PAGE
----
Firstly a big thank you to Sabah for my copy to review and having me on the tour. I absolutely loved her debut so was excited to read this.
Judy certainly knows how to write fun books about women getting into mischief.
Fantastic charactars all at different points of their life and with unique dramas.
Packed with warmth and humour this makes for a perfect holiday read.
If you enjoy books from Fiona Gibson ,another avon author then i highly recommend this story.
Do check out the other blogs taking part in the tour.
Read on for a sneak peek….
There’s something on the front doorstep, a package. As I approach, I notice it’s a bouquet of flowers: roses – red, white and pink – perfect blooms, expensively arranged. I pick them up in both arms like an old-fashioned prima ballerina and bring them to my nose. They have a light, sweet fragrance and I smile. I consider doing a low curtsey but decide against it in the heeled boots.
There’s a card, thick and embossed in gold. I pull it out and stare at the words: Thank you for looking after my Bonnie last night. Adie. I push the flowers away as if they’ve started to stink. In a way, they have. I hold them by the stalks, petals hanging down, heavy as a dead rabbit, open the door and march inside. I throw them in the sink and take out my phone. It rings for a while; Bonnie doesn’t answer. I wonder if he’s tied her up, gagged her. I make myself a cup of tea.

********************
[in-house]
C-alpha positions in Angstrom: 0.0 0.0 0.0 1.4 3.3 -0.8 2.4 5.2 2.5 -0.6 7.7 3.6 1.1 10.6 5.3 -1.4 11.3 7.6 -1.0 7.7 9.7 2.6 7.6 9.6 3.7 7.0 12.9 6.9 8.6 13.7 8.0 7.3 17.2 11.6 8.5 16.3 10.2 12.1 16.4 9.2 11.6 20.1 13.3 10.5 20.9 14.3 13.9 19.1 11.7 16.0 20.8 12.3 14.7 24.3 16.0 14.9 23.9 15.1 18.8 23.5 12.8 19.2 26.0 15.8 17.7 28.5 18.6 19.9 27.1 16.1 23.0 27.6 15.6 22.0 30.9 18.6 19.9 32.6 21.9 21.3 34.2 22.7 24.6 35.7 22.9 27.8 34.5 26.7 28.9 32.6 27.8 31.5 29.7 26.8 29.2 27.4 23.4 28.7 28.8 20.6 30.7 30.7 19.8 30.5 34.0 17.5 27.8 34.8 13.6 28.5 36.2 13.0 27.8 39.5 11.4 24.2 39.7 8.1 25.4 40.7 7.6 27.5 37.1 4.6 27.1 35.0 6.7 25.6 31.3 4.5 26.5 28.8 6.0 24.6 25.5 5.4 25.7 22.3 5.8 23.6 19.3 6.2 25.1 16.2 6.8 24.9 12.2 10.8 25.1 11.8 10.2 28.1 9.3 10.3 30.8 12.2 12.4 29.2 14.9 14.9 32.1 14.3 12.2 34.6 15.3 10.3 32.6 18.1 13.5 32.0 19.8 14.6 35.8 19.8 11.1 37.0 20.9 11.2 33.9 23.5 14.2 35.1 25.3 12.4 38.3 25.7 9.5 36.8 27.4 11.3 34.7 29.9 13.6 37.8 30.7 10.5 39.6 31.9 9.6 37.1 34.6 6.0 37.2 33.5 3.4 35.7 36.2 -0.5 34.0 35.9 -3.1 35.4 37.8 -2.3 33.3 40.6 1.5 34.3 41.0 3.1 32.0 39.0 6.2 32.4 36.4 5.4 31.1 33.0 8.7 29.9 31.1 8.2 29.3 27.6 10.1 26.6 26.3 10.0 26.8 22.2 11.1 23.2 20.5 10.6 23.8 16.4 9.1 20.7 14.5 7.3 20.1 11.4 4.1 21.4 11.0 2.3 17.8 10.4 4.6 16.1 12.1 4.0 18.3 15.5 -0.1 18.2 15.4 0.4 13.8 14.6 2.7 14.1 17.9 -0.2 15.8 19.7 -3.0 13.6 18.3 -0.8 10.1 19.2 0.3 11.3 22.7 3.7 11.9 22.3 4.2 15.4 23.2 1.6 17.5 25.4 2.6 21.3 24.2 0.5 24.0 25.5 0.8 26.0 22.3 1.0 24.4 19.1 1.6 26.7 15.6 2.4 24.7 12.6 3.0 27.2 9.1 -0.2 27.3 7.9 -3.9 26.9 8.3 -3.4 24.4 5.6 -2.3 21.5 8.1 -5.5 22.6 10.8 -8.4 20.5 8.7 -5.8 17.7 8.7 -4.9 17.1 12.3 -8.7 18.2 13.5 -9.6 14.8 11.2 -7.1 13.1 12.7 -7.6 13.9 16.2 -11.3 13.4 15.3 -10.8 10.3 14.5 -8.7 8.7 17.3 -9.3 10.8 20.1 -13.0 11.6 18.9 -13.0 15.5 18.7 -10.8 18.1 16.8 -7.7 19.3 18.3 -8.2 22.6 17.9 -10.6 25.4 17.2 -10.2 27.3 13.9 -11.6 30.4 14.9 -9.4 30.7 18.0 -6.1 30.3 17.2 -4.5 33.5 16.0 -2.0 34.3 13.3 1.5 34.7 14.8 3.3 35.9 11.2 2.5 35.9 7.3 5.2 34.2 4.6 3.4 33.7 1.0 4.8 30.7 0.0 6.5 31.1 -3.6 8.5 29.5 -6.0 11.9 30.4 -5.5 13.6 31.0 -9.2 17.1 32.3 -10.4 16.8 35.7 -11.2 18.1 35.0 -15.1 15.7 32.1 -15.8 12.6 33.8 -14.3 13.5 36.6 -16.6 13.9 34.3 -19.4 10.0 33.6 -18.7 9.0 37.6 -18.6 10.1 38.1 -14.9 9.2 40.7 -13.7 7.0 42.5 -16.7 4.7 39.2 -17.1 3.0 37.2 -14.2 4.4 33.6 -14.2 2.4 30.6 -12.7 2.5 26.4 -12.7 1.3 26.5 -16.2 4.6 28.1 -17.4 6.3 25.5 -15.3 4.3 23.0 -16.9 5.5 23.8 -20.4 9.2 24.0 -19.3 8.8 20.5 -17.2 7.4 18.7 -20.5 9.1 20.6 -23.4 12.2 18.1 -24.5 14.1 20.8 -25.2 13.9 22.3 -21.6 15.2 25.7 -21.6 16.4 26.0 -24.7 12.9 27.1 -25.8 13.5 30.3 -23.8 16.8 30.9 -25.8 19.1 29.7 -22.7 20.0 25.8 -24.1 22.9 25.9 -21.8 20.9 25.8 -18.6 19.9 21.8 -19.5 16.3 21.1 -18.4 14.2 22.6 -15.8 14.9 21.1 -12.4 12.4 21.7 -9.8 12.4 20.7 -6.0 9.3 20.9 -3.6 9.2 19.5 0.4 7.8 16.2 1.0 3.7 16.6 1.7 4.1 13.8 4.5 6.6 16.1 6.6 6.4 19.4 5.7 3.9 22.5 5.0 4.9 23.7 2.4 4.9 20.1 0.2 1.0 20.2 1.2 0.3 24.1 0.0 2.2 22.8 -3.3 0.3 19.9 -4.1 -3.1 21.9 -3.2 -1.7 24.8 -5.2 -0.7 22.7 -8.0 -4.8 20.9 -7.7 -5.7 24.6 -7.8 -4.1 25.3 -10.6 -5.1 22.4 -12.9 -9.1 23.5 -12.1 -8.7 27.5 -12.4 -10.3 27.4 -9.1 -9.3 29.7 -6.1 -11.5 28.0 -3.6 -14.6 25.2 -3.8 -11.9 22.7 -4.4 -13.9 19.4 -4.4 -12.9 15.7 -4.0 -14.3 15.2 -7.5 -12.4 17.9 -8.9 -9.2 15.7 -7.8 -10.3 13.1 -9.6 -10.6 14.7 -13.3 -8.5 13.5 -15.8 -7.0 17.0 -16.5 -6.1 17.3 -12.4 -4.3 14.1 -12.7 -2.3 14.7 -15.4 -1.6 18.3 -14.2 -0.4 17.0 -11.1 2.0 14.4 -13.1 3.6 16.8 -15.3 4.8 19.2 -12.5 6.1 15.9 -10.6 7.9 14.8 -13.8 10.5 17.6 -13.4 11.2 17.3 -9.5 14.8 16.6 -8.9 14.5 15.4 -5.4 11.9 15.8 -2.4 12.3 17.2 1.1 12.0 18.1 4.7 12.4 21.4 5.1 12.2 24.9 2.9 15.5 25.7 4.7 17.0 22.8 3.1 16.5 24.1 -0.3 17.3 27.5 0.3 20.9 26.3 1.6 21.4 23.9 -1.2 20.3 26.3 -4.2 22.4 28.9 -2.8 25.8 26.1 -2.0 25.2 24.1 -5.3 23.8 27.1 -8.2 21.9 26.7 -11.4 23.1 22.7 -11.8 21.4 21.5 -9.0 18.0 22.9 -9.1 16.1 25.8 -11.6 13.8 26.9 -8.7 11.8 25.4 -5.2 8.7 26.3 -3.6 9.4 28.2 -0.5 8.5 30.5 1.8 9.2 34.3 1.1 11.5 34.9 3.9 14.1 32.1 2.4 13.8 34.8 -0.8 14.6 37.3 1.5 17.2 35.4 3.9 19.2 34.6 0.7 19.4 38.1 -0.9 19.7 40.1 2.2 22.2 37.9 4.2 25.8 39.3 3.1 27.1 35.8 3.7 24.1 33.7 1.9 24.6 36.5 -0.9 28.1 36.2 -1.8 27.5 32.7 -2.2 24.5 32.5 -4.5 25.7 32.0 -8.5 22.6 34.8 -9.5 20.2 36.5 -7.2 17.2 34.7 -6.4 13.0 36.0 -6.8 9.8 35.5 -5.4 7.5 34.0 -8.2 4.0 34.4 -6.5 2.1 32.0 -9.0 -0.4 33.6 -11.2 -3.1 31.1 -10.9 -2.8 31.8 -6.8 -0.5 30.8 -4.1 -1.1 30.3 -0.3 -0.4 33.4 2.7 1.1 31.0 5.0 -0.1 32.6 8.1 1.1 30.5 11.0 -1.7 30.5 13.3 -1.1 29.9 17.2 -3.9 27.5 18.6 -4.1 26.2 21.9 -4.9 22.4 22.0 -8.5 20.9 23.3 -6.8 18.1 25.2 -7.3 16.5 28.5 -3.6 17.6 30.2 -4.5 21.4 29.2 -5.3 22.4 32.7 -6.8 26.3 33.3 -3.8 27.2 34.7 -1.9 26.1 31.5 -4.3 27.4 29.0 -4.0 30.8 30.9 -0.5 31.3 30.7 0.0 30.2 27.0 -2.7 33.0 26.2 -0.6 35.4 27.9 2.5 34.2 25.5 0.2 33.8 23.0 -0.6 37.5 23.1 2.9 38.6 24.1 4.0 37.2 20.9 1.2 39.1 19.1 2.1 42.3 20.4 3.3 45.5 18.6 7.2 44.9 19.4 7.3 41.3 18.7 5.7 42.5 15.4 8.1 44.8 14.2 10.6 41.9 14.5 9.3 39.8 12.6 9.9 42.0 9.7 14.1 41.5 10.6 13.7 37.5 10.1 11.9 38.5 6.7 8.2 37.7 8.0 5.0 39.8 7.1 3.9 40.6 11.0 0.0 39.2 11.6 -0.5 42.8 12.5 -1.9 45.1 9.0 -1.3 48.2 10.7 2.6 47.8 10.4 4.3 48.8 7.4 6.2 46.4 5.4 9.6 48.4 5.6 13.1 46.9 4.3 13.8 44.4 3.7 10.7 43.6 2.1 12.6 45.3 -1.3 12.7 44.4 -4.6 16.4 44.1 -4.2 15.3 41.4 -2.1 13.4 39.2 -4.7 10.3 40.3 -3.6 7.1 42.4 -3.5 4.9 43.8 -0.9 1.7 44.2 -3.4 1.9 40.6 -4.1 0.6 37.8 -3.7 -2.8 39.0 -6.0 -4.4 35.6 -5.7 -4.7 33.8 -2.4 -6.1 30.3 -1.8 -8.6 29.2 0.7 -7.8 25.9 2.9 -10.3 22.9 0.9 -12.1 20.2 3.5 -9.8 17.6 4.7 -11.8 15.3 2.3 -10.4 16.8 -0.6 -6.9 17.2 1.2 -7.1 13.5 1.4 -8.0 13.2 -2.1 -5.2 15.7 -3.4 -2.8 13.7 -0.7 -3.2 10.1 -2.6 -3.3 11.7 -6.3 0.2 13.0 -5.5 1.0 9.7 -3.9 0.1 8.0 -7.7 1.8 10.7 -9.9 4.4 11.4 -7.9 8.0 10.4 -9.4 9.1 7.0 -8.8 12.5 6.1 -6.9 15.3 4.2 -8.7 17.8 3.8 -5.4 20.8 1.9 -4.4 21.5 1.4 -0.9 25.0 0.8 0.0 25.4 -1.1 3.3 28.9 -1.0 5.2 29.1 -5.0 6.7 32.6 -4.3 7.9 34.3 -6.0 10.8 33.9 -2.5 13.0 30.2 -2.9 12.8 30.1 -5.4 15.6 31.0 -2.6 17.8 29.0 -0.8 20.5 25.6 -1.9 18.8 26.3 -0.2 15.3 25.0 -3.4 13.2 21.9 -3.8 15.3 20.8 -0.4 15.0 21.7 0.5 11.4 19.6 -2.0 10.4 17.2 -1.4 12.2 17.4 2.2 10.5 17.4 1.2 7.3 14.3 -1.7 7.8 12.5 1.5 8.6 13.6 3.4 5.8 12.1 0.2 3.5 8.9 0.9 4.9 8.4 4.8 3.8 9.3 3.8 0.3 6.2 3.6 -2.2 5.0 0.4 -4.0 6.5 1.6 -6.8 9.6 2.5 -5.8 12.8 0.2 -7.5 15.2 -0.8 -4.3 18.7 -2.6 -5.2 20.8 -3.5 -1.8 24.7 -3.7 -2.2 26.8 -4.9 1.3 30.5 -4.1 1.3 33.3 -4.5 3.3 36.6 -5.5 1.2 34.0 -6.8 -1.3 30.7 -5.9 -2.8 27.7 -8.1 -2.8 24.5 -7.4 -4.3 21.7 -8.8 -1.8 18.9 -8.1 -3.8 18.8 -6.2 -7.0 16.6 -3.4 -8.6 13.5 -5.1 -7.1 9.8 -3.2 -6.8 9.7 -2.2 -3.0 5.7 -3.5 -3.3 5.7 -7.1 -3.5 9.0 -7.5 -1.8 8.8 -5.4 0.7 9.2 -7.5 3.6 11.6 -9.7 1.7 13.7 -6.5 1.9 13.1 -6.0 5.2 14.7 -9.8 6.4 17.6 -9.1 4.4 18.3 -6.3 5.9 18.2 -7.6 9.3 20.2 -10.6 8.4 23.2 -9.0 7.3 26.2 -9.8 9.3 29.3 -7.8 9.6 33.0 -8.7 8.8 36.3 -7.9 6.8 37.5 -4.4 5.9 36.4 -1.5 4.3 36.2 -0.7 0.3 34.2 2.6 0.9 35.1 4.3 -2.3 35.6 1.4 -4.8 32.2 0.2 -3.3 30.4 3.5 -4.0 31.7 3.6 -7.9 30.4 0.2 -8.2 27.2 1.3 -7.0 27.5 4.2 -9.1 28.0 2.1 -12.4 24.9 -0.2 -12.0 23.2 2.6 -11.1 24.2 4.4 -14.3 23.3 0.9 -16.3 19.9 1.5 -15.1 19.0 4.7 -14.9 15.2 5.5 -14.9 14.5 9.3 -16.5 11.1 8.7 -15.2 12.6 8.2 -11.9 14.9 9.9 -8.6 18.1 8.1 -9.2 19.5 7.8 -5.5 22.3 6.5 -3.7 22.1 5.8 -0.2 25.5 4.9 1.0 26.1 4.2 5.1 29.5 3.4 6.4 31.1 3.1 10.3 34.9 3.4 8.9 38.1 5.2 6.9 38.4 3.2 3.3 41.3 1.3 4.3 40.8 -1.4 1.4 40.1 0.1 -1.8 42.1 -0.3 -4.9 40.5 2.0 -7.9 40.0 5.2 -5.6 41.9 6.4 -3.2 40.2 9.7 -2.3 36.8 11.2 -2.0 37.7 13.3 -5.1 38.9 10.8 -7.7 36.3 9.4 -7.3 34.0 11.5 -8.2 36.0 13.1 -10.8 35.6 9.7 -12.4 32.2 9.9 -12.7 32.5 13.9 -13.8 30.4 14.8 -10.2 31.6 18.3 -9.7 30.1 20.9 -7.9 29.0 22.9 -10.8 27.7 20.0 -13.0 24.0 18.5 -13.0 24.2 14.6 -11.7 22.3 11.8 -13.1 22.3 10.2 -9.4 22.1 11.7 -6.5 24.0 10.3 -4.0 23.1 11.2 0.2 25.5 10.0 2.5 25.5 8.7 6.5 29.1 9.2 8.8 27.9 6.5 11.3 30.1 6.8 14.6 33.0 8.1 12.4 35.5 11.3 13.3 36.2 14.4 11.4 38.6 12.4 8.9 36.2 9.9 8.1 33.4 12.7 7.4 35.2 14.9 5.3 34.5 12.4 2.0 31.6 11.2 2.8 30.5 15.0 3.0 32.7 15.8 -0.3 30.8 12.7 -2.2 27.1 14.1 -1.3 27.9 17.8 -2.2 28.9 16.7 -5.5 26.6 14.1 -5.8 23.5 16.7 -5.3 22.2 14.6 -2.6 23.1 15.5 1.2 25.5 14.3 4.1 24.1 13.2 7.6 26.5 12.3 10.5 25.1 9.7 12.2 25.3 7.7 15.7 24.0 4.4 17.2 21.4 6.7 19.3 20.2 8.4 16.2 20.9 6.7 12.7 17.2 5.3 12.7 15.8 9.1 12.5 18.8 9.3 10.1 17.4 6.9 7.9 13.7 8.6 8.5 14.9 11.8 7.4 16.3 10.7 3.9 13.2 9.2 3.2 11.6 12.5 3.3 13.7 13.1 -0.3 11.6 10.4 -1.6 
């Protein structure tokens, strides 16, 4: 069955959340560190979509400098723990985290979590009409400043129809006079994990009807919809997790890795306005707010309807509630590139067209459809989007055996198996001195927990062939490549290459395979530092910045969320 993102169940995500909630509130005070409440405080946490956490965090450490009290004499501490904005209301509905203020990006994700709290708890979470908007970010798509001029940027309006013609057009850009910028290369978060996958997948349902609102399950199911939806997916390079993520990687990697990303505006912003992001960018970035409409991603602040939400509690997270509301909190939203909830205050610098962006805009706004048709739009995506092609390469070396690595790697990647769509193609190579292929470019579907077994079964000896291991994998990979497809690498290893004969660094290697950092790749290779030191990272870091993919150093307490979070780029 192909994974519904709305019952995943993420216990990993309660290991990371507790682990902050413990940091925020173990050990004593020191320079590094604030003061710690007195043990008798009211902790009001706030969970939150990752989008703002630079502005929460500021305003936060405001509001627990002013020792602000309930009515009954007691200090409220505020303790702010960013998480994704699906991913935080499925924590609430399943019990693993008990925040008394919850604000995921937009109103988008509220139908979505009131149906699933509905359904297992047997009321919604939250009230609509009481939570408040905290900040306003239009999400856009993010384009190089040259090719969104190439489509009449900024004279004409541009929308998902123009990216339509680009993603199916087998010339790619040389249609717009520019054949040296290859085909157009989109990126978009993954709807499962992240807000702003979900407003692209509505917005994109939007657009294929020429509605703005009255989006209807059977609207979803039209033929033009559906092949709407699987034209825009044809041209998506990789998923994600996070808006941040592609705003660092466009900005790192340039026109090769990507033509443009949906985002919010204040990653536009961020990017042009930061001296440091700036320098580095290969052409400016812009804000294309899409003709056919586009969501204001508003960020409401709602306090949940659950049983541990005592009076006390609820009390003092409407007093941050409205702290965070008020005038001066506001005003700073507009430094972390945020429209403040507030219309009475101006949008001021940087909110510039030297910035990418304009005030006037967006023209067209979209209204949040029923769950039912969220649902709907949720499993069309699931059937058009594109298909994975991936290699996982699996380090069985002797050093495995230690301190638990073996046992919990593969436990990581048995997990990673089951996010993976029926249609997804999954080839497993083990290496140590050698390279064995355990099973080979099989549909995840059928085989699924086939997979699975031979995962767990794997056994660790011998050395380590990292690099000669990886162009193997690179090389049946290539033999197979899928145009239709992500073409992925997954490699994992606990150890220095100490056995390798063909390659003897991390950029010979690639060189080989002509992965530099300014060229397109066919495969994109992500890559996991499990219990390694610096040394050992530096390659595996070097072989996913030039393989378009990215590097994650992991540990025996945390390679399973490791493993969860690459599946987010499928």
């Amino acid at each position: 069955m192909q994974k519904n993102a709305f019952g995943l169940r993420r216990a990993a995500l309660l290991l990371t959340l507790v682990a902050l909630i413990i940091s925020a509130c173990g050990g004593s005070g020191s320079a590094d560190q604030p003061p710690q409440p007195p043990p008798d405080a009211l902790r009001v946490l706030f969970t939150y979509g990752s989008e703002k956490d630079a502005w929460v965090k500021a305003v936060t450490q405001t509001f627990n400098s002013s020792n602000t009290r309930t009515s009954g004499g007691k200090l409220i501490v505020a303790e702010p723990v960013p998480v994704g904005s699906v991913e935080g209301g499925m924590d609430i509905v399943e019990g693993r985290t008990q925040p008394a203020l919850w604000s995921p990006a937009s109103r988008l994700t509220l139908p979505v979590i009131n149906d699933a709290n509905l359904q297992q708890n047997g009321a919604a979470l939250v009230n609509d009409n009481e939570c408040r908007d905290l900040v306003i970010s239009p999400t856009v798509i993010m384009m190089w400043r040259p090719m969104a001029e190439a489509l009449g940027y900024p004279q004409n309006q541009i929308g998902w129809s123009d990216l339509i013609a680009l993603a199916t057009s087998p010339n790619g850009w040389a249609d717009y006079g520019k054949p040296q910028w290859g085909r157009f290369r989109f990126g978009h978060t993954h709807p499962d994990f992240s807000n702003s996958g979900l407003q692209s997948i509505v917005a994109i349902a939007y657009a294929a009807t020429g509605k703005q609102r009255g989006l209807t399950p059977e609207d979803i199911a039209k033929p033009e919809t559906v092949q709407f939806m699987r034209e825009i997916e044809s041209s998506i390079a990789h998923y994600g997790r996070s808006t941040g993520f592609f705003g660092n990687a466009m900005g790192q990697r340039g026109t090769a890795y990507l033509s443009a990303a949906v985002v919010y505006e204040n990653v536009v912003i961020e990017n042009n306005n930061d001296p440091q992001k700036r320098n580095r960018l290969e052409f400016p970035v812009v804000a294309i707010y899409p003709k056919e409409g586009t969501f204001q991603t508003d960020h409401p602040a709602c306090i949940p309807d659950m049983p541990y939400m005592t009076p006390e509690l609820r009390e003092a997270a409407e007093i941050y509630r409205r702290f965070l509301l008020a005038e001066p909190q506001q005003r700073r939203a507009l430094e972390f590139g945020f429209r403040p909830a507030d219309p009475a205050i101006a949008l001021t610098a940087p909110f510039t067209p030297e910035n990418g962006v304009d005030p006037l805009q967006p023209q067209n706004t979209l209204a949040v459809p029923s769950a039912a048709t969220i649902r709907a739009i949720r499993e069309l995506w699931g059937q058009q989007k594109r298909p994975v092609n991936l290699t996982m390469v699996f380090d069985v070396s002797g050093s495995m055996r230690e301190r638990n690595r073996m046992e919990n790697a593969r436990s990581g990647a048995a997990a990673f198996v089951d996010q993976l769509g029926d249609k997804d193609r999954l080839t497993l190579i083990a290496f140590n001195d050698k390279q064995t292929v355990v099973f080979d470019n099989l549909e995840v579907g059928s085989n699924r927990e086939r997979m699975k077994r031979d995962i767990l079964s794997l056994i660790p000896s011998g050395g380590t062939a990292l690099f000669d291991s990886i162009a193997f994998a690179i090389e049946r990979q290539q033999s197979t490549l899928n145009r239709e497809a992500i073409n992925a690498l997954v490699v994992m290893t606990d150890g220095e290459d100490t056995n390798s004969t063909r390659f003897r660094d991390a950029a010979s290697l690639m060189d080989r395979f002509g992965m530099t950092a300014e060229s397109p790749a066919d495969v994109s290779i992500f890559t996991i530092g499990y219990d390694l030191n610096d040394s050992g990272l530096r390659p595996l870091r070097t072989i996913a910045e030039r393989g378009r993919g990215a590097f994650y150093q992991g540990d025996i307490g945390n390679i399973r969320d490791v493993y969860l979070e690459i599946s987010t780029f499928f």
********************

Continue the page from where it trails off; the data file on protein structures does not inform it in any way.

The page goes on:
The steaming liquid comforts me. I think back and the images come quickly, remembering when Bonnie first brought Adie home and he was so well mannered and courteous. She’d been gullible with men before Adie, gravitated towards the overconfident type, had her heart broken a few times but moved on quickly enough with encouragement from me.
Adie was different, cunning: he saw Bonnie as a trusting, good-natured clip-on status symbol. I disliked him the first time I saw him and my views never changed. She was shy with him, but I could tell she was smitten, her heart lost in a moment. And Adie was cardboard-stiff in his best suit, like he’d just stepped down from the witness box, straight-faced and slimy, taking a slice of cake and murmuring, ‘You make the best gateau in Liverpool, Mrs Turner.’ Bonnie had giggled into her hand and turned shining eyes on him, as if he were a saint.
I was going out with a drummer called Magic who played in The Shipperies every Sunday night, wore eyeliner and looked like a Greek god. I had no time for my sister’s creepy suitor. As she poured tea, my mother said, ‘And what do you do, Adrian?’ His smile was just teeth and no expression in the eyes. ‘I buy old property, do it up and sell it on, make money.’ Bonnie was all breath and excitement. My mum managed to make it to their wedding, but she wasn’t well. She died a few years after that. She’d have hated to see Bonnie now.